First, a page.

It’s best practice for products to have some sort of beta, a way to collect customer feedback and test performance before releasing to everyone. In an era of continuous delivery, we are delivering new features and experiences more frequently and with less time to gather thorough customer and performance feedback. With this increased cadence, product teams are having to make betas shorter, forego them all together, or slow down their release cadence to gather adequate customer feedback.
Challenges of Traditional Betas
- Coordinating opt-ins. It sometimes takes weeks or months to gather customer opt-ins to test new betas. You also have to organize the distribution of beta keys (i.e., for early access to games) and reminder emails.
- Organizing focus groups. Getting feedback from focus groups is often time-consuming and expensive, creating a long feedback loop that lengthens the release process.
- Opt-out. If customers opt in to a beta and don’t like the experience, then they will want a simple mechanism to switch back to the production version.
- Granular betas. It is very difficult to do targeted betas based on user attributes or to perform incremental percentage rollouts of new beta features.
To overcome these challenges, smart product teams are beginning to run betas with feature flags and toggles. These are mechanisms for granularly controlling software releases, allowing you to control the timing and visibility of a beta release.
Currently, many betas are tied to code releases and are managed by a config file or database. This approach requires engineering time or custom mechanisms to opt-in users.
With feature toggles, you can empower product, marketing, sales, and even customers to opt-in new to a new beta experience.
In this simple example, you can use a toggle to control the visibility of a new beta feature. Ideally, this toggle would be part of a user interface that could be controlled by a non-technical team member. The code itself could be deployed off and then turned on via the toggle.
Moreover, you can also use the toggle to control the percentage of users who get the beta experience. For instance, you could release the new beta experience and have it rolled out to 0% of users. You could gradually increase the rollout percentage from 1% to 5% to 20% and more, collecting customer and performance feedback along the way.
Surfacing this beta control functionality in a user interface is critical for giving non-technical team members access to release controls.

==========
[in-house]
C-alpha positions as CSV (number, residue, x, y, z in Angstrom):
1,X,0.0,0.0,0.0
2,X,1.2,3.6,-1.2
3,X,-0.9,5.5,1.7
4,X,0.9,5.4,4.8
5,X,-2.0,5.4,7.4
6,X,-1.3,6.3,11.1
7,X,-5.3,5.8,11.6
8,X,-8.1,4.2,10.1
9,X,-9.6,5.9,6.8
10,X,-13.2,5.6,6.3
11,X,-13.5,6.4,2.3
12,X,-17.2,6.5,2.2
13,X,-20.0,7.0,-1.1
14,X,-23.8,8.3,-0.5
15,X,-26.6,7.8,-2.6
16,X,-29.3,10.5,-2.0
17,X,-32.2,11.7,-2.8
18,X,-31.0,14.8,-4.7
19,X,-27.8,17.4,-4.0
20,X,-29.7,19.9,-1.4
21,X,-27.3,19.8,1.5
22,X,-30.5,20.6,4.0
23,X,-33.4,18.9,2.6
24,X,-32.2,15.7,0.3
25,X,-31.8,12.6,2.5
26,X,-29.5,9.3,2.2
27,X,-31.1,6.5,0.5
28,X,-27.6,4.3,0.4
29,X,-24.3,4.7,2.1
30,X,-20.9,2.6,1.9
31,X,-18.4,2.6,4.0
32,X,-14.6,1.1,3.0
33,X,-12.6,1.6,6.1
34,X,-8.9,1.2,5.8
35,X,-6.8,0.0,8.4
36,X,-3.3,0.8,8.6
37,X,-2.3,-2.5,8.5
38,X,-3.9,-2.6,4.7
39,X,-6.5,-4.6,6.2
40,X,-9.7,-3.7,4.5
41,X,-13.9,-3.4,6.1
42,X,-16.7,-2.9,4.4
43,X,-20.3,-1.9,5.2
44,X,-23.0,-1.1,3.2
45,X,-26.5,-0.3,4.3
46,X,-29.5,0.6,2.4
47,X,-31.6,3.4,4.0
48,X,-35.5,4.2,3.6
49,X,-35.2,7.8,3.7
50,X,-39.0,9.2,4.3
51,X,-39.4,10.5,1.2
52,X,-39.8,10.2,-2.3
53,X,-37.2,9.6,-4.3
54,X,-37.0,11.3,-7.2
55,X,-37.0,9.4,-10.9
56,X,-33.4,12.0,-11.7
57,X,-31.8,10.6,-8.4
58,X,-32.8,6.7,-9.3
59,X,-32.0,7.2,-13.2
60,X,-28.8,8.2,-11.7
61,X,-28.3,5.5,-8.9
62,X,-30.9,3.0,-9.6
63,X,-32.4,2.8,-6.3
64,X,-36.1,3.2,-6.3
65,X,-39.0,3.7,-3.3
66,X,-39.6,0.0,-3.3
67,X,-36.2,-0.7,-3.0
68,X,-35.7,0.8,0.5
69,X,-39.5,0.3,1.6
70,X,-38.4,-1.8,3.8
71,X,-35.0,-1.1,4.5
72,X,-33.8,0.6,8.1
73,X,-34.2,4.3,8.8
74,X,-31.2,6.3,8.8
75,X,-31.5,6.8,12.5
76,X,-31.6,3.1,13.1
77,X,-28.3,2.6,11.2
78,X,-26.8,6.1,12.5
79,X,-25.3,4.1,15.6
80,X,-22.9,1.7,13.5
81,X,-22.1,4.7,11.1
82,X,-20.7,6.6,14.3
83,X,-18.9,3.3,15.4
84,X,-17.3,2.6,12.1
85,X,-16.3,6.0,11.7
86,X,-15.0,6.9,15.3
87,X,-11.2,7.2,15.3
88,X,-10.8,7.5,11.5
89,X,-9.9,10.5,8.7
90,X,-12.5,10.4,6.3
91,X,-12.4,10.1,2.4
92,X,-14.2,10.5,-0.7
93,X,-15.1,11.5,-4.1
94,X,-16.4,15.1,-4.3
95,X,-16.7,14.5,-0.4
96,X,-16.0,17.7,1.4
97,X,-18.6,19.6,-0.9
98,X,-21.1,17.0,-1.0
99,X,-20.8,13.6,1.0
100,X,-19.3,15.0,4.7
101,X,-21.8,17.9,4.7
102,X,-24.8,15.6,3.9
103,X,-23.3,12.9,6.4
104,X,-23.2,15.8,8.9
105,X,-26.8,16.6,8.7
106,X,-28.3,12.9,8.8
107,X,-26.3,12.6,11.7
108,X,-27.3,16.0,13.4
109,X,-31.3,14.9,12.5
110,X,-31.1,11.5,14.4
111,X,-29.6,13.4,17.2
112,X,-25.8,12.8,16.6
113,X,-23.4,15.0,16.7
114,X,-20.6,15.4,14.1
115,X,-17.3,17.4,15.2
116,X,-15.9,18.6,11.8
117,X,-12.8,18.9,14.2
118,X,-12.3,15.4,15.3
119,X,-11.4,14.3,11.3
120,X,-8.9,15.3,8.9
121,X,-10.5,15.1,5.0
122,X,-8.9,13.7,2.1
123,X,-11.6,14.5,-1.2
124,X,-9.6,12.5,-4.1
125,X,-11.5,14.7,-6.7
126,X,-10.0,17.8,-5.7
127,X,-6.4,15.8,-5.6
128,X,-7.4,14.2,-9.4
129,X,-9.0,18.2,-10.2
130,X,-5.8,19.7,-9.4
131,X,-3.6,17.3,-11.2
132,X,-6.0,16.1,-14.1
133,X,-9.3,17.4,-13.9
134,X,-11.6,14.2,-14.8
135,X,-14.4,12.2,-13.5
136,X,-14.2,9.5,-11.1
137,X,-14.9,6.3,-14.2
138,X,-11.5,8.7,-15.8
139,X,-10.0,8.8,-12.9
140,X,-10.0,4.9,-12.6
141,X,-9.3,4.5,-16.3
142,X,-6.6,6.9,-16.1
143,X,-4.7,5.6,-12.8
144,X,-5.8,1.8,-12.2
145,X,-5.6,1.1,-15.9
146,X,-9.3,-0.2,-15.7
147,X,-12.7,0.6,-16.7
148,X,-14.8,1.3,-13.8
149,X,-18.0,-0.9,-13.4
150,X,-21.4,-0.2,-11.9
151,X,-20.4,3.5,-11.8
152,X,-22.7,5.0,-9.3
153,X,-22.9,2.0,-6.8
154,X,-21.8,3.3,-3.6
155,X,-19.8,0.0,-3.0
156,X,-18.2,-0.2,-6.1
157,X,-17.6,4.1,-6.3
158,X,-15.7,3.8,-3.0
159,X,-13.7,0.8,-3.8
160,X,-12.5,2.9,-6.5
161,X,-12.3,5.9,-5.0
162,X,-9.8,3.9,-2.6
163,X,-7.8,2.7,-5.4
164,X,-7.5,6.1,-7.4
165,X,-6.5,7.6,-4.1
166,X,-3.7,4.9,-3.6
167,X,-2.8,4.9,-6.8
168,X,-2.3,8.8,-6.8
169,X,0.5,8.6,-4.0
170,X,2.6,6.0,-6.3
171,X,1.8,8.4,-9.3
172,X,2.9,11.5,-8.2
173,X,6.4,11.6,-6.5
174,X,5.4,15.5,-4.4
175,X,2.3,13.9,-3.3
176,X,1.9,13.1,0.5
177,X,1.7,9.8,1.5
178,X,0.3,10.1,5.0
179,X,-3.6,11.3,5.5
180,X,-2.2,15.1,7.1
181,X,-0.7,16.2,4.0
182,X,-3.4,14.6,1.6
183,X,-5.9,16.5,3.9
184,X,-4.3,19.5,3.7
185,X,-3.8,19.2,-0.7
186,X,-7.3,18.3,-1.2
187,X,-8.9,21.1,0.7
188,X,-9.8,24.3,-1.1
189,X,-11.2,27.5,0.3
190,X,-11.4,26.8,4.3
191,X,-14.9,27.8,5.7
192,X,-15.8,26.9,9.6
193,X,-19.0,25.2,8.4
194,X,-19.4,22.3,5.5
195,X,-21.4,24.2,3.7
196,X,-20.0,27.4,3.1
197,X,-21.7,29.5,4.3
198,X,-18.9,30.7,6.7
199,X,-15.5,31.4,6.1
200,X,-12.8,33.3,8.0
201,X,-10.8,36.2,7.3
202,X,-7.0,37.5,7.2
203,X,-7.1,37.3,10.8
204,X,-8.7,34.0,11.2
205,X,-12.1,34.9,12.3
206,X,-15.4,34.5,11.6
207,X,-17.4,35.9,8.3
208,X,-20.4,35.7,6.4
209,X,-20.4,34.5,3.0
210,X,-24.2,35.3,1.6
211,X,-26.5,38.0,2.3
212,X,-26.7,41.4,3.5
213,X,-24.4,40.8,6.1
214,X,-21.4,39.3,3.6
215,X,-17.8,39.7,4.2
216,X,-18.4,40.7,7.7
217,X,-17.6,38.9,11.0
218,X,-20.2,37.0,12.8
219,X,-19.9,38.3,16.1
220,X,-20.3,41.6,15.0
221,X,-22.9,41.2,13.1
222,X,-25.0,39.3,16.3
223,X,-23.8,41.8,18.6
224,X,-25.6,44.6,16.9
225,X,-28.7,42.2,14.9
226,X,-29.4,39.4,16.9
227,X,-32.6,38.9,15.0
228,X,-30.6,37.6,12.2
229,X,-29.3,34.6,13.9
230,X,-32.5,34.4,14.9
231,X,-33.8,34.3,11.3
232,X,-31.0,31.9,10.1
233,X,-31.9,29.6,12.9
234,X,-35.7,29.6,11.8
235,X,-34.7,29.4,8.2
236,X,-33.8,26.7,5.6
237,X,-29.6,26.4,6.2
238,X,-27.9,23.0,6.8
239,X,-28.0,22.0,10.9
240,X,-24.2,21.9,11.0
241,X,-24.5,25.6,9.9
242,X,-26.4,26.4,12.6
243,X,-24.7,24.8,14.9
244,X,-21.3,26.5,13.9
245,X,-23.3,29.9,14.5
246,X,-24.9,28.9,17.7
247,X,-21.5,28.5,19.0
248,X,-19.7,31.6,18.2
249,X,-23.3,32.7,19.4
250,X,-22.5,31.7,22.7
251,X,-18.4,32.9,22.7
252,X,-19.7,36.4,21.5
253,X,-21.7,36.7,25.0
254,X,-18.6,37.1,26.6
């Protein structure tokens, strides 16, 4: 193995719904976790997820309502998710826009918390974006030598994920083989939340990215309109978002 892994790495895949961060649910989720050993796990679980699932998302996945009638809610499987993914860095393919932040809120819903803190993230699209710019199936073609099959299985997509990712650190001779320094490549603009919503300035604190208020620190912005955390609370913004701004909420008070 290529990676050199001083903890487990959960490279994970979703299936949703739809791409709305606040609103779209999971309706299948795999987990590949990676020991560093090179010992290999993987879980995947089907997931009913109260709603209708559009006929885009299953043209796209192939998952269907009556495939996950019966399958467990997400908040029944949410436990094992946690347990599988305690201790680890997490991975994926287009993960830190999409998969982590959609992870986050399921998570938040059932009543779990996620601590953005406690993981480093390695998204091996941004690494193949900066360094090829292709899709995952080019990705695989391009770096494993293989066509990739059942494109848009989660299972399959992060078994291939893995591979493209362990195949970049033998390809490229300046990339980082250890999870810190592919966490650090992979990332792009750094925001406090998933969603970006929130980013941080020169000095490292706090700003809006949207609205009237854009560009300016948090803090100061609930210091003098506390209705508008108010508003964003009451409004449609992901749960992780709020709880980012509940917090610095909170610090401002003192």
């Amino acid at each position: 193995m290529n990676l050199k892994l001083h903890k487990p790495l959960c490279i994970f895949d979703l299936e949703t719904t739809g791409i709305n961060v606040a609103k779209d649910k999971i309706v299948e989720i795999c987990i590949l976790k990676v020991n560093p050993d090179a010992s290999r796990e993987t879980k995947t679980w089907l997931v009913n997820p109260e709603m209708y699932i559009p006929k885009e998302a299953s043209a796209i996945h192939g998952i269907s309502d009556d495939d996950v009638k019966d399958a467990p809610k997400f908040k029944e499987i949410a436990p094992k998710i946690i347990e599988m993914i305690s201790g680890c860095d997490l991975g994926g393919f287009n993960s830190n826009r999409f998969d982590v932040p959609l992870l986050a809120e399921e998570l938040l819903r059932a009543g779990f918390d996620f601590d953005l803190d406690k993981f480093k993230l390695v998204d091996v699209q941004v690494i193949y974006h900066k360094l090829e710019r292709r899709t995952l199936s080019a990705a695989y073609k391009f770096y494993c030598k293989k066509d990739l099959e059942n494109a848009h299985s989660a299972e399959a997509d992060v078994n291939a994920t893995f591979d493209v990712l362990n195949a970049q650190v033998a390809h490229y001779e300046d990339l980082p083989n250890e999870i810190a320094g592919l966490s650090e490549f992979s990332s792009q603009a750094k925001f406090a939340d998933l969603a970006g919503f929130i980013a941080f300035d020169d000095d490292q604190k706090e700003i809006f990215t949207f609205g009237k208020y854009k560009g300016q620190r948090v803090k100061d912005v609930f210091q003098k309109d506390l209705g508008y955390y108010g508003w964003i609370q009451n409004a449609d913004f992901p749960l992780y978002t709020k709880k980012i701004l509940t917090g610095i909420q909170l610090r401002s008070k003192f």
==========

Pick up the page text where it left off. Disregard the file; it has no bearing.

For a recent example of a targeted rollout, we can look at how Pokémon GO released their product country by country: first to the United States and then abroad.
This is a great use case for feature toggles because you can create targeting rules to determine which users receive the feature first. For example, I could create a toggle that is governed by the rule: “If users live in San Francisco, then serve the new Nearby Pokémon feature.” This allows you to maintain different regional feature sets without having to deploy different versions of the application. It also allowed Pokémon GO to refine their algorithms and assess customer feedback before rolling out the new feature to a wider audience.
Benefits of Beta Testing With Feature Toggles
- Empowered non-technical users. Allow the sales, marketing, product, design, and business teams to turn features on for specific users, collect feedback, and control the business logic. This also substantially cuts down on engineering time.
- Production feedback for your beta tests. Test features in production with limited user segments to collect customer and performance feedback.
- Incremental percentage rollouts. Gradually roll out features to incrementally test performance and mitigate risk. If the feature is bad, toggle it off.
- Real-time opt-in and opt-out. Allow users to opt in and out of beta tests in real time, controlled via the feature toggle. Skylight provides a nice article on this.
Getting Started With Toggles
Conceptually, a feature toggle is relatively simple. You create a conditional in your code that controls the visibility of a code snippet. There are many open-source libraries that will allow you to get started. However, these libraries become cumbersome when you try to feature toggle at scale or restrict access to particular toggles. Depending on your needs, you could consider a feature toggle management platform to provide a system for access control and mitigating technical debt.